Powers of the President
A common question today amongst the citizens of the United States regarding the president, especially today’s president, Barack Obama, is whether or not the President has too much power. A question even asked in one of the video which garners different opinions with many, including myself, typically saying that the President’s power may seem a bit excessive. However, is it necessary that the President have that much power and how exactly does he acquire all that power. Should someone be concerned that the power of the Presidency is getting too out of hand and leading out of a democratic type of government and more towards a government controlled by one body?
First of all, the President’s powers as noted in the book “The Struggle for Democracy” by Edward Greenberg and in the videos given, it is pretty much agreed that the power of the President has grown considerably. The President has many roles from being a worldwide representative of the U.S. citizens to the world to the Chief Executive. He is also the commander-in-chief, a foreign diplomat, and Head of State just to name a few functions. With powers endowed by the Constitution, the President’s roles are pretty well defined; however, the Constitution is also very broad in its writing leaving it to be interpreted in a variety of ways.
This is just one way that the President can increase his power. Some instances that can be noted is the clause that states that the President can at times do what is necessary for the good of the nation, and when he is doing what is needed and necessary, he can bypass some of the checks and balances set forth by the Framers of the Constitution.
Unfortunately, the increase in power of the presidency is not solely attributed to the president himself. There have been instances in American history where it was due to bills passed by Congress that increased the power of the president. Originally in charge of areas like foreign diplomacy and actually executing the laws that were passed through the legislation by Congress, bills or laws like the Budget Act of 1921 and the Employment Act of 1941 have increased some of the powers of the presidency by forcing him to act on domestic issues like economics and budgets which can once again be loosely interpreted and lead to an even larger expansion on powers. Now, is this increase in power good for the nation? In my opinion, I agree that this increase in presidency power is necessary especially in times of crises which were noted by Greenberg as one of the big instances in which presidency power increases occur.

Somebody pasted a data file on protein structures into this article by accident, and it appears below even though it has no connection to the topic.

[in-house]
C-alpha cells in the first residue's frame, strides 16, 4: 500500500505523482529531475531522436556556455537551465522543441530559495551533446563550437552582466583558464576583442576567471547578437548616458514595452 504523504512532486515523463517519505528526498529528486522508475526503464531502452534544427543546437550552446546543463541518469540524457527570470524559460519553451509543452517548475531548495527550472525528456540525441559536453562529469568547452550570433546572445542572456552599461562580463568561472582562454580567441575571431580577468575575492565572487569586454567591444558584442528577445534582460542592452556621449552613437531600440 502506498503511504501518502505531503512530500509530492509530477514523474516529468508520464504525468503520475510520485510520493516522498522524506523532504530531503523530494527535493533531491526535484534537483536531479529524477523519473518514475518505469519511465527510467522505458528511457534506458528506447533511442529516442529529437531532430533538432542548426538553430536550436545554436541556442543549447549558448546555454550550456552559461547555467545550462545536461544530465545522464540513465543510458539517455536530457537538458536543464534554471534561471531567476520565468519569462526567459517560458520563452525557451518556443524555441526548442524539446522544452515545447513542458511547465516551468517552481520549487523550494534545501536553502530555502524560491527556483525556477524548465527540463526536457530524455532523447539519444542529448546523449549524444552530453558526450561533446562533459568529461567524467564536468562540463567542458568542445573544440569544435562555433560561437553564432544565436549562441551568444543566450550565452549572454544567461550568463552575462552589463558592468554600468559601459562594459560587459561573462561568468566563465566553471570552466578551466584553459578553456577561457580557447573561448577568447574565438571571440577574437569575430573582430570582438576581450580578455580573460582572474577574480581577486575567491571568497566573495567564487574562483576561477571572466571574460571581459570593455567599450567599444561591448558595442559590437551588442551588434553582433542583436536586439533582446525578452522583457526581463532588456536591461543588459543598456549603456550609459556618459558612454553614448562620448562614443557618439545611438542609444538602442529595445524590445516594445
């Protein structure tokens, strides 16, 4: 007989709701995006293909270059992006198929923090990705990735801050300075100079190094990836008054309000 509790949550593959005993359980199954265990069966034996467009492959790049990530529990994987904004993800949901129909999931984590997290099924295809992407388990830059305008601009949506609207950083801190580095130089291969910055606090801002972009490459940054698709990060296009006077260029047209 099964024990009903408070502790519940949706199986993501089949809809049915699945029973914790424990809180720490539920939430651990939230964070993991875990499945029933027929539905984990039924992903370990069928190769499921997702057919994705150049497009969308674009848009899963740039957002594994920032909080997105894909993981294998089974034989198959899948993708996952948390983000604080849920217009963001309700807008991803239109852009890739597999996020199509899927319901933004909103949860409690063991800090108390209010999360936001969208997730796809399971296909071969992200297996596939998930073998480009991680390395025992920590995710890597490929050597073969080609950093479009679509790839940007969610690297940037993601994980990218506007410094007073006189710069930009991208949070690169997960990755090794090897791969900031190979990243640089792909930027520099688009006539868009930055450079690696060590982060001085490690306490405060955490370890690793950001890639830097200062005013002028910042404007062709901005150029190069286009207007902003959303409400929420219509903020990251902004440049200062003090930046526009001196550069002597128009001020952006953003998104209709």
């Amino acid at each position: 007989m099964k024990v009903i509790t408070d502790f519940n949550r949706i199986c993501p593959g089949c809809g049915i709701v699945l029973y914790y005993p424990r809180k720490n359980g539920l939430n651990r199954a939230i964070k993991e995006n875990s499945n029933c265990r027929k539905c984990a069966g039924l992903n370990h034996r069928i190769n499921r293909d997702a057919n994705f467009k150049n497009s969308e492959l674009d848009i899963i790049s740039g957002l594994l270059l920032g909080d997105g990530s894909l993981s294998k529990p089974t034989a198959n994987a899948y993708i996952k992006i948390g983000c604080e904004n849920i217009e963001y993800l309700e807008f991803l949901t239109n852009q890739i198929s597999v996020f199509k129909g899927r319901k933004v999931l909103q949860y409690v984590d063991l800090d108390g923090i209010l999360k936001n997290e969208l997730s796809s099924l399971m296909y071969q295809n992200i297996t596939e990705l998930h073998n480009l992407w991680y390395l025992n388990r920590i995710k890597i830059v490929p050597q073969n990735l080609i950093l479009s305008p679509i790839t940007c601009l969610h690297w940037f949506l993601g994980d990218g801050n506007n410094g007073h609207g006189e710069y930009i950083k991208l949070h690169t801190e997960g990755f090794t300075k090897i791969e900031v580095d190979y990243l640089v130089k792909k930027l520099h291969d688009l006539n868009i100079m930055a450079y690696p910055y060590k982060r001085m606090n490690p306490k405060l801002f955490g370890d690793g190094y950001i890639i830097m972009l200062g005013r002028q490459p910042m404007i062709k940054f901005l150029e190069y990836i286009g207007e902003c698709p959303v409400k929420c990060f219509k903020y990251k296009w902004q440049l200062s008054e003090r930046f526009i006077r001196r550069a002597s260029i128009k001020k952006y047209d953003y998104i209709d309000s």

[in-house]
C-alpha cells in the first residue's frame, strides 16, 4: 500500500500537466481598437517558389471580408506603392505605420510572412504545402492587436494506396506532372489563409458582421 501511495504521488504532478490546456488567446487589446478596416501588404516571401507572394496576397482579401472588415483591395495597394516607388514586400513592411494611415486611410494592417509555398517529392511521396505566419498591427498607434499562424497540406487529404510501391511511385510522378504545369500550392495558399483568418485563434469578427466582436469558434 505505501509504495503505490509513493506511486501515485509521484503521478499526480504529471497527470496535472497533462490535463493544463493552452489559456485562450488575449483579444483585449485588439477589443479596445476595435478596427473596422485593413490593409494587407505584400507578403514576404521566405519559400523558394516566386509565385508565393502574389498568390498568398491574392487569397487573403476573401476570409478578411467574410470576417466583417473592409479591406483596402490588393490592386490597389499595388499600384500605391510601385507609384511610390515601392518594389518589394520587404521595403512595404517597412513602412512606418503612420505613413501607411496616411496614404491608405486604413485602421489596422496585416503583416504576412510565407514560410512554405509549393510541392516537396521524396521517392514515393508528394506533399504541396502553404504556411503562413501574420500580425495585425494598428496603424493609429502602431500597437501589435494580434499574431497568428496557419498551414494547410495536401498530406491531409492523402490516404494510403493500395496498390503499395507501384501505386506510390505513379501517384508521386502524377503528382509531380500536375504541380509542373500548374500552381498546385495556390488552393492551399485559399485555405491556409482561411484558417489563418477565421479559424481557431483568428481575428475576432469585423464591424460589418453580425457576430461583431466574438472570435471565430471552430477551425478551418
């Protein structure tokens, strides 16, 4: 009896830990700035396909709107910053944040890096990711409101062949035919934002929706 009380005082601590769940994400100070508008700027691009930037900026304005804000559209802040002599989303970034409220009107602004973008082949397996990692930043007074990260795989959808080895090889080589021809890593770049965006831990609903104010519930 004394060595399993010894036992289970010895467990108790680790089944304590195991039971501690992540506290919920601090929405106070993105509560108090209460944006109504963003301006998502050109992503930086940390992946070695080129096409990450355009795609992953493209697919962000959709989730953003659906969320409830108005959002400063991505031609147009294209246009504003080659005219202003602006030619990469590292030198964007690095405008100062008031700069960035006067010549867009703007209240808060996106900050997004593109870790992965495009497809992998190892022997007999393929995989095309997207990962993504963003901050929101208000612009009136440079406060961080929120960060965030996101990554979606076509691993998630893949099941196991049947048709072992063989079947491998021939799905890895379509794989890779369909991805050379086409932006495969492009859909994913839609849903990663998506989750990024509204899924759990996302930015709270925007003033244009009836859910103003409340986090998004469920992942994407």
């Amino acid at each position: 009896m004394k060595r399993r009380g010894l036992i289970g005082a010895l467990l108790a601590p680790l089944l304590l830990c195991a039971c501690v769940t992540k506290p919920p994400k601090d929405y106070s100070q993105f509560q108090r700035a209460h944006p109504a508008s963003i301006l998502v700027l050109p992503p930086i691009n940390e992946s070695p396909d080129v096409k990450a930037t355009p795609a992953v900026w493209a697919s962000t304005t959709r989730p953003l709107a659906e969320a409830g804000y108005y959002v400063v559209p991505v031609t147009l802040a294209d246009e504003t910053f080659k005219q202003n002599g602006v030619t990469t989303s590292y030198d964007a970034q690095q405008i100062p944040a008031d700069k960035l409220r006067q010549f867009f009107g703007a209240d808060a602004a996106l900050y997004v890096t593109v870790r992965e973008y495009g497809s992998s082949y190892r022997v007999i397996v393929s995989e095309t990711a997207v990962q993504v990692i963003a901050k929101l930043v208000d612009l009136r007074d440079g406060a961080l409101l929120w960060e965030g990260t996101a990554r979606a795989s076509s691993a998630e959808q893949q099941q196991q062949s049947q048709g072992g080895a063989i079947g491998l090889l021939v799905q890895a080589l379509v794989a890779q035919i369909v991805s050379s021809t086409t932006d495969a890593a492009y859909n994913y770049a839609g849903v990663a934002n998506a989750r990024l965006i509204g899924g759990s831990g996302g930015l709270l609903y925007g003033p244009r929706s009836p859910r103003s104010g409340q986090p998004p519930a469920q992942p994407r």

The Framers wrote a Constitution as a basic guideline for a developing nation with a developing government. This can also apply in this instance because as the nation grows, especially in the area of foreign diplomacy and involvement, the constitution, including the power of the presidency should be adapted to best suit the situations the nation may be placed in.
Along with that, the expansion of presidential power is necessary in order to achieve swift actions as seen with the implementation of things like executive orders in order to achieve goals that need to be accomplished right away because at times the democratic process may take too long. Although, some may disagree and say that the power of the president is becoming a bit out of hand, there are still many formal measures set aside by the Constitution that can prevent the President from becoming too abusive of the power bestowed on him. Most of these measures involves Congress and how Congress can step in and actually refuse to pass the bills that the president wants or even perform actions such as counter vetoing a veto from the President.
Another way the President’s power can be limited is due to the fact that the President is still a supposed to serve the people of the United States. So in essence, people have an involvement in the system of checks of balances in the government because if the President does not perform actions that please a majority of the population of either Congress or the governed, then it will lead to bad relations and result either in less chances of being reelected into office or if worst comes to worst, the impeachment of the President as seen in instances like the impeachment of Nixon. In the end, however, as much as people think that the increase in presidential power is a bad thing for the country, there is just as many good points that support the benefits of an increase in power.
As the country and our government develop, as well as our understanding of things like the Constitution, we should expect the powers of the President to expand especially in times that demand swift actions as seen now during our time of economic problems. The best one can do is to be educated once again and to stay informed on policies as well as have trust that the President that was chosen will not exceed the limitations given to him, and if he does, that the systems of checks and balances will be taken into effect and work in limiting actions that are deemed possibly harmful to the countries best interest. On the other hand, the President must also realize that he must always try to do things that serve the public’s best interest rather than pursuing his own personal agenda.